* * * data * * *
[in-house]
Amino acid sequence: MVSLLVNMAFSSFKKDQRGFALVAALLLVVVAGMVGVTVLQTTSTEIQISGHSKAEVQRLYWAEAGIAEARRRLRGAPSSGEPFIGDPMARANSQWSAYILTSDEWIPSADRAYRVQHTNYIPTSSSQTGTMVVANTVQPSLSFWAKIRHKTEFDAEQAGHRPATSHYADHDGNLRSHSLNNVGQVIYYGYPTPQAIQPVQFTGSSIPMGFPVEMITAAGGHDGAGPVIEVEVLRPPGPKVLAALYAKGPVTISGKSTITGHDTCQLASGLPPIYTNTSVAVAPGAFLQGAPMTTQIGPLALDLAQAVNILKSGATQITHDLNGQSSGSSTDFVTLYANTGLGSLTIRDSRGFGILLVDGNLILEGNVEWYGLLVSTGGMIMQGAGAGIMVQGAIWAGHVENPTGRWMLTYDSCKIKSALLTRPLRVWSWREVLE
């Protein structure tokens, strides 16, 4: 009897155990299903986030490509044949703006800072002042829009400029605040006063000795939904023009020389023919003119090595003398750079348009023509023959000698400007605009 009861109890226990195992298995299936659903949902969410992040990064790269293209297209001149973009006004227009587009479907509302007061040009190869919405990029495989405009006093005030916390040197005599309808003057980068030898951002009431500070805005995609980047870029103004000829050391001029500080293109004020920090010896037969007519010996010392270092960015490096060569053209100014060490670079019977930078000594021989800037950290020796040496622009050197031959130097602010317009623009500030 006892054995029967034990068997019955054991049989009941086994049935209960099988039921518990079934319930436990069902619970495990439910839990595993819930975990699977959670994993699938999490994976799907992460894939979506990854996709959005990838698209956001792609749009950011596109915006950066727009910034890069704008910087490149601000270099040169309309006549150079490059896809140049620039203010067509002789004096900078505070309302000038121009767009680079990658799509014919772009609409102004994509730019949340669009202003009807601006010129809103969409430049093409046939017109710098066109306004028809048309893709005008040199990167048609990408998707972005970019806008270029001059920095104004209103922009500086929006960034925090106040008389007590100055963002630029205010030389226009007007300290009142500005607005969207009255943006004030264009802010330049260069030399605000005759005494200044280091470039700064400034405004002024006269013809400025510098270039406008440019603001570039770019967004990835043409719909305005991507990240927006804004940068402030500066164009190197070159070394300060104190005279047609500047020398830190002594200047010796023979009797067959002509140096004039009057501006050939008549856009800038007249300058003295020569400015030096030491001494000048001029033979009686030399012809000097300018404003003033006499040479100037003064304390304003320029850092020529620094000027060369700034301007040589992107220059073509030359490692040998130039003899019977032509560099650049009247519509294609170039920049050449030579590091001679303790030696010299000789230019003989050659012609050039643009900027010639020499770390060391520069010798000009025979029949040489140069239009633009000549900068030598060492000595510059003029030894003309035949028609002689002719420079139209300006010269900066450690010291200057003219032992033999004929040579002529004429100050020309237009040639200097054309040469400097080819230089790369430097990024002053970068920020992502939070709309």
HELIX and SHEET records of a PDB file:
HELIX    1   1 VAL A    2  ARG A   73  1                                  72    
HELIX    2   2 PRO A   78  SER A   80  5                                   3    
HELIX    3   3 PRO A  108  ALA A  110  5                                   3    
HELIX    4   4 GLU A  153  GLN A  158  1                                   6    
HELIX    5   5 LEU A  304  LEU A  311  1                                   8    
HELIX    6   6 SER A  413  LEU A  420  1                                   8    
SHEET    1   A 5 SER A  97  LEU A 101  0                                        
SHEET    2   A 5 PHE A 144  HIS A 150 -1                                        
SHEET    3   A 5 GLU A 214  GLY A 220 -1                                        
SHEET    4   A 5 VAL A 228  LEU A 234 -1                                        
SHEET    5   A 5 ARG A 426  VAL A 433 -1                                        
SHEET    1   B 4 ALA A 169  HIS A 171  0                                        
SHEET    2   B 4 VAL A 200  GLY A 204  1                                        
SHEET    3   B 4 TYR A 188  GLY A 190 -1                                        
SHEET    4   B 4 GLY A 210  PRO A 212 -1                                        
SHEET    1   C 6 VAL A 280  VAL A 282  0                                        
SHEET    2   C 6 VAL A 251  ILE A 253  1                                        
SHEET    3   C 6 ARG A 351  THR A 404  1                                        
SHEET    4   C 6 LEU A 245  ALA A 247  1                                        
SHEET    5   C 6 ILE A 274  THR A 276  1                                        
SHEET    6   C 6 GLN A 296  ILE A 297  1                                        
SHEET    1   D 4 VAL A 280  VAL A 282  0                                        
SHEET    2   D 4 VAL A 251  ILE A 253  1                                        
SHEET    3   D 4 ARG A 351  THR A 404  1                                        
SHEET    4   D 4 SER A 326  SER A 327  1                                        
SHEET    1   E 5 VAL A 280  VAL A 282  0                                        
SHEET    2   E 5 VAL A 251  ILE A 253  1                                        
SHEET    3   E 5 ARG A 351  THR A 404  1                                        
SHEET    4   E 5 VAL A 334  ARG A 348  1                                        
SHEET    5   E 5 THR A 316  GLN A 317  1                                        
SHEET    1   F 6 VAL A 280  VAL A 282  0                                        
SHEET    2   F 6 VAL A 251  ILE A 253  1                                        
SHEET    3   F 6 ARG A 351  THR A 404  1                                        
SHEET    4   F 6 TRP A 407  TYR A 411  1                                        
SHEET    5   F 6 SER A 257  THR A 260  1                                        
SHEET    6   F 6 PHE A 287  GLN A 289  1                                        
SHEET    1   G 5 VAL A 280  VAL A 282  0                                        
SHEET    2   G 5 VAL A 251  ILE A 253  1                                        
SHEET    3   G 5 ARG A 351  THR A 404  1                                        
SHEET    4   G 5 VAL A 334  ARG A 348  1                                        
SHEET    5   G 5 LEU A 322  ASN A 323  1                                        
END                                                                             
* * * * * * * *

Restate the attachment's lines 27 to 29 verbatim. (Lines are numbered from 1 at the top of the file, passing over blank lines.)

SHEET    2   D 4 VAL A 251  ILE A 253  1                                        
SHEET    3   D 4 ARG A 351  THR A 404  1                                        
SHEET    4   D 4 SER A 326  SER A 327  1                                        